17 Feb Putting your Brand into Print (Part 2)
In Part One, we waxed lyrical about the effectiveness of print in brand-reinforcement – but, now it’s time to get specific. Here’s some practical advice on how your brand is represented in print:
Size does matter, and not just from a paper and printing cost perspective.
How and where will your customers use your print? Does it need to fit into a glovebox, handbag or even back-pocket?
Does it need to fit on a shelf, in a postbox or briefcase?
Would your products look better in landscape or portrait format?
Is there a merit in choosing a size that is similar or different to the competition? If so, do you need to adopt this size across all of your print media?
New papers are emerging all the time. Do you want whiter, lighter, coated, reflective, MRSA resistant, coloured, recycled or even magnetic papers?
Each will help reinforce a certain aspect of your brand, and highlight product or service features.
Gleaming car paintwork might need a smooth white paper, whereas leather or recycled products might use a textured paper.
Funky youth communications might want an environmentally friendly, uncoated paper.
If you have a mixture of products in your publication, try mixing the papers throughout your brochure, magazine or catalogue. This can emphasise a certain range of products, and forces the reader to change reading pace.
Don’t forget that paper is a major element of your printing cost. So, choose your paper wisely.
Finally, do you need your paper to be consistent throughout all of your print?
Most of us know about 4 colours…CMYK. But, how many of us know that we can use metallic or unique pantone colours?
What about metallic versions of all pantone colours?
If brand consistency is important to you, you might prefer to specific a unique pantone reference for your ‘house’ colour. There are cost implications for this, but at least your brand colours will be consistent (paper permitting).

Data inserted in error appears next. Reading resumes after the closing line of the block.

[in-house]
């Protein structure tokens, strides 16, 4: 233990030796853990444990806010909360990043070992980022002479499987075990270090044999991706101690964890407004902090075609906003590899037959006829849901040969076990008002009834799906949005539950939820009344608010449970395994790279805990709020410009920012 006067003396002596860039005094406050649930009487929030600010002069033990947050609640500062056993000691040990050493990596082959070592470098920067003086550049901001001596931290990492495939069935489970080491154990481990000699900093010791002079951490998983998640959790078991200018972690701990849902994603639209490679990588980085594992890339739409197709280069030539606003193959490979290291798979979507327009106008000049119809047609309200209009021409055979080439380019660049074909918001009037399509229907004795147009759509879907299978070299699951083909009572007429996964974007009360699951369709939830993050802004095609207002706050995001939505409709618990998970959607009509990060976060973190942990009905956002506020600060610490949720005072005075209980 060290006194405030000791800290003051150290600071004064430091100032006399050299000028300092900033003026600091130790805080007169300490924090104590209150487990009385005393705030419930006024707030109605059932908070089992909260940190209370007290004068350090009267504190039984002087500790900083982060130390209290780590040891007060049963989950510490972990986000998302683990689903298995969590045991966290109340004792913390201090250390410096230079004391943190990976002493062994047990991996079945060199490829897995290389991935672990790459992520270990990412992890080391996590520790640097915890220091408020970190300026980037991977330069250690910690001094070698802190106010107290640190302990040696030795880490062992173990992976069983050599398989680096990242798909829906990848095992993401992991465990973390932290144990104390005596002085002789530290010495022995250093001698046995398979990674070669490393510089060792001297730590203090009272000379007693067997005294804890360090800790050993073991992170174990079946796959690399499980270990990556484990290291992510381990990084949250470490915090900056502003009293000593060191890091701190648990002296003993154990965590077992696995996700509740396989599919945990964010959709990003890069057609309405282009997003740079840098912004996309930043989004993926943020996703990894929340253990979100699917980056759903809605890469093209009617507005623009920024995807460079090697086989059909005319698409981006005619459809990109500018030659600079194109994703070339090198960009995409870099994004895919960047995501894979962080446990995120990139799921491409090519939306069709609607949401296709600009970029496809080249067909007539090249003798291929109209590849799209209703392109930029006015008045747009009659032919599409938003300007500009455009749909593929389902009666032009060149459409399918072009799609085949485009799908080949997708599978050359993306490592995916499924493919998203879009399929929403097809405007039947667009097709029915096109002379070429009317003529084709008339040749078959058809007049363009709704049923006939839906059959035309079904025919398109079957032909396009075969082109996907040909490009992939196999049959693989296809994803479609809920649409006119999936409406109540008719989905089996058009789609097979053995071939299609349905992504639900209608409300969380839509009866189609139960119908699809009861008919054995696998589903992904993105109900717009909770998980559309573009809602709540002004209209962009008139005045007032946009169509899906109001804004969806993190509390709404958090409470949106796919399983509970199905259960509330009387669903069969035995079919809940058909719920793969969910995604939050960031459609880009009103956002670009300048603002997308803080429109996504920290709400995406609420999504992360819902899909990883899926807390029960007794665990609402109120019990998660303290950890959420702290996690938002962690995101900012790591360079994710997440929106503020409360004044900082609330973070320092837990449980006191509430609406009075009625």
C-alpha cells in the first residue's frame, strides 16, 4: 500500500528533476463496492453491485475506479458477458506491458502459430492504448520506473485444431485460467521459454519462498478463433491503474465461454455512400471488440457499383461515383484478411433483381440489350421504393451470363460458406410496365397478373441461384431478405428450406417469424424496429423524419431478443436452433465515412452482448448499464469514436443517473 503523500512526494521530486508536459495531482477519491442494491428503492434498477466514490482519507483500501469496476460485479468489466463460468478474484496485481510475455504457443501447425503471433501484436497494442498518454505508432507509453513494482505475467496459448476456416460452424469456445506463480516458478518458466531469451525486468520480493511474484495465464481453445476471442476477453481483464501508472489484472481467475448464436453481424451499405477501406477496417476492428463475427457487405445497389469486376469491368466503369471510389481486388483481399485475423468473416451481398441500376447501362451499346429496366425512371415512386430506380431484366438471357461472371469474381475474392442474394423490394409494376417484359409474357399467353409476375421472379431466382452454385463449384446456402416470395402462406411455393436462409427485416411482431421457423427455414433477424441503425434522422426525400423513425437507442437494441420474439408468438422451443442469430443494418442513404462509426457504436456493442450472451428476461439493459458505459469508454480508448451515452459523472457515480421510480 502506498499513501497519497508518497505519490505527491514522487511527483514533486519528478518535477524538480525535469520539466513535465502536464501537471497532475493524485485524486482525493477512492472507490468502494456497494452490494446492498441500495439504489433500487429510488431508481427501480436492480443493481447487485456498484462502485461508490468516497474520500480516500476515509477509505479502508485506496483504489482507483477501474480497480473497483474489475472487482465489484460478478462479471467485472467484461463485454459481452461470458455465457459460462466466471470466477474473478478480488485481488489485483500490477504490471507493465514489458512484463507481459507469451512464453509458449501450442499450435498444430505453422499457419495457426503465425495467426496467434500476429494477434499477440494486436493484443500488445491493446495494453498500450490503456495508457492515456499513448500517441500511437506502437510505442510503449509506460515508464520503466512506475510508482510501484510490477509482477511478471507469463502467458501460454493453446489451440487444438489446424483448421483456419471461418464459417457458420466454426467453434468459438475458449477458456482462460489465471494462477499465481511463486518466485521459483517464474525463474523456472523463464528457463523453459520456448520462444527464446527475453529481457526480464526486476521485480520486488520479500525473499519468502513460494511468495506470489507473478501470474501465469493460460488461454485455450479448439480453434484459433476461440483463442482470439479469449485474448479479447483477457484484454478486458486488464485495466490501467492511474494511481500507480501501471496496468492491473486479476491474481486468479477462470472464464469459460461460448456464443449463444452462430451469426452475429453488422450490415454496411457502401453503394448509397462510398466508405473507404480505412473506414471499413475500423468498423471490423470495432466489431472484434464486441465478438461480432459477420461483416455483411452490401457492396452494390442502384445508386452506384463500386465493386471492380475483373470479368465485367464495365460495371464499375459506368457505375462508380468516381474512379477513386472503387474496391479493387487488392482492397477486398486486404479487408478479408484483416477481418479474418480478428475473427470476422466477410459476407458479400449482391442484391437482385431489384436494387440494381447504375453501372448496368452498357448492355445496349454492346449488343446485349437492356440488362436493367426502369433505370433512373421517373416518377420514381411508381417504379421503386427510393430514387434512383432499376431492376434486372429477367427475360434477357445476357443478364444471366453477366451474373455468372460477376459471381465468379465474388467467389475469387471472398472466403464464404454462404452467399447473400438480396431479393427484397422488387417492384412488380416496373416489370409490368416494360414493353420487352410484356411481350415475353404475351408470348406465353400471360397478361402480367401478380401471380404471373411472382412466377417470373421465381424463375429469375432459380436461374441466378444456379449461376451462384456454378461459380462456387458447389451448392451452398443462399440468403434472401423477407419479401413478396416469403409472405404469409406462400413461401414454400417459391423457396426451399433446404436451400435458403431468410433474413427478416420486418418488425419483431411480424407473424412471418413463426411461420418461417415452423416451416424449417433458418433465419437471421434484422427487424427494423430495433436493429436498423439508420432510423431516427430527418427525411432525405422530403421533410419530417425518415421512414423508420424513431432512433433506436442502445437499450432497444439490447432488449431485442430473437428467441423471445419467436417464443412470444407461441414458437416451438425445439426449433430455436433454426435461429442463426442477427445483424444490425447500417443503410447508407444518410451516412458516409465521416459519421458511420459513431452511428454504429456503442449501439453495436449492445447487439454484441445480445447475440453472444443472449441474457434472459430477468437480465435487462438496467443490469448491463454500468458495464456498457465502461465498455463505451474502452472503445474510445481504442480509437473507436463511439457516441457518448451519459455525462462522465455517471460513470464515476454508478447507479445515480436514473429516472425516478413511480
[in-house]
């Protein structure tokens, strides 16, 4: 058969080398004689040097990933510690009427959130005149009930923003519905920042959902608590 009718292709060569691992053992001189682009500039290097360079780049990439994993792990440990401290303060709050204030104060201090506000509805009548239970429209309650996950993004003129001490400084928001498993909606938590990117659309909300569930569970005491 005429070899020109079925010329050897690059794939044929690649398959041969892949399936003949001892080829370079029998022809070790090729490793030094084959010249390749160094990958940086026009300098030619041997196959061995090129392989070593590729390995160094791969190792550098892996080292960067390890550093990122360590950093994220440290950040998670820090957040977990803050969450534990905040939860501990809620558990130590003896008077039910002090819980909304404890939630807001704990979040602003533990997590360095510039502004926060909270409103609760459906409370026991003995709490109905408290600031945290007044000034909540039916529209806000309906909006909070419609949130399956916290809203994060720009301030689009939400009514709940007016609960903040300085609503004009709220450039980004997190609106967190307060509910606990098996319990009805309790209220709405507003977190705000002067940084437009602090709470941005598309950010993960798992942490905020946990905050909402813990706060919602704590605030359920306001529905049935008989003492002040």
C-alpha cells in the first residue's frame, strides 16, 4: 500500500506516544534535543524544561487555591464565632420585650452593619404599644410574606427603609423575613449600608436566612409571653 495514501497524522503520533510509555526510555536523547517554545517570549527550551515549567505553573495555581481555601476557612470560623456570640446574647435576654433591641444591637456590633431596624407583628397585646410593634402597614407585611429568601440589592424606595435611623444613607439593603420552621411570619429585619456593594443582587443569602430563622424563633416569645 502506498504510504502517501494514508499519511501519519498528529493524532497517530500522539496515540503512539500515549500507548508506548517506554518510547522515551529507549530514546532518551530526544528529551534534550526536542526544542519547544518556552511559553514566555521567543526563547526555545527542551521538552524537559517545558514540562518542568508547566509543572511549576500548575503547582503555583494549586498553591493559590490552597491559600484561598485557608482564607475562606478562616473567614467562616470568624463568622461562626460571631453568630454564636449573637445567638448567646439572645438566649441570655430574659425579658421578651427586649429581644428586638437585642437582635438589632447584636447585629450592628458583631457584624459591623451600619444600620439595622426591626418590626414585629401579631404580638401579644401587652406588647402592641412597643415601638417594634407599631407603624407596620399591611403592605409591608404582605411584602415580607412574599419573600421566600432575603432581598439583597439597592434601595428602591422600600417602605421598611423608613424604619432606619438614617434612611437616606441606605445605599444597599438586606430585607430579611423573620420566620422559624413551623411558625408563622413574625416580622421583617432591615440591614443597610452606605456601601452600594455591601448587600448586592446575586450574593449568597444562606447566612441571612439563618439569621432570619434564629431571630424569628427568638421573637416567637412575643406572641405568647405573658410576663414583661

Alternatively, you might want to attract attention, turning a standard colour into a metallic. This can be very useful when highlighting certain products or features, or simply to attract attention on the front cover.
Lets assume you have decided upon a final size and paper type for your brochure, catalogue or leaflet.
The paper texture and size are now saying a certain something about your brand.
If you need, you can now make your print work even harder.
Talk to your printer about the many ways in which you can:
- create extra interest
- introduce texture
- improve longevity
- highlight certain features
The list is almost endless, but options include: spot UV, lamination, due cut, embossing and foil block.
As we all know, printing costs money!
But, making our print work harder to underpin our brand, doesn’t always have to cost money.
Spend more time with your printing services company to select a size, paper, colours and format – and open your eyes to new opportunities to enhance your brand in print. And who knows, you could actually reduce your costs whilst improving effectiveness.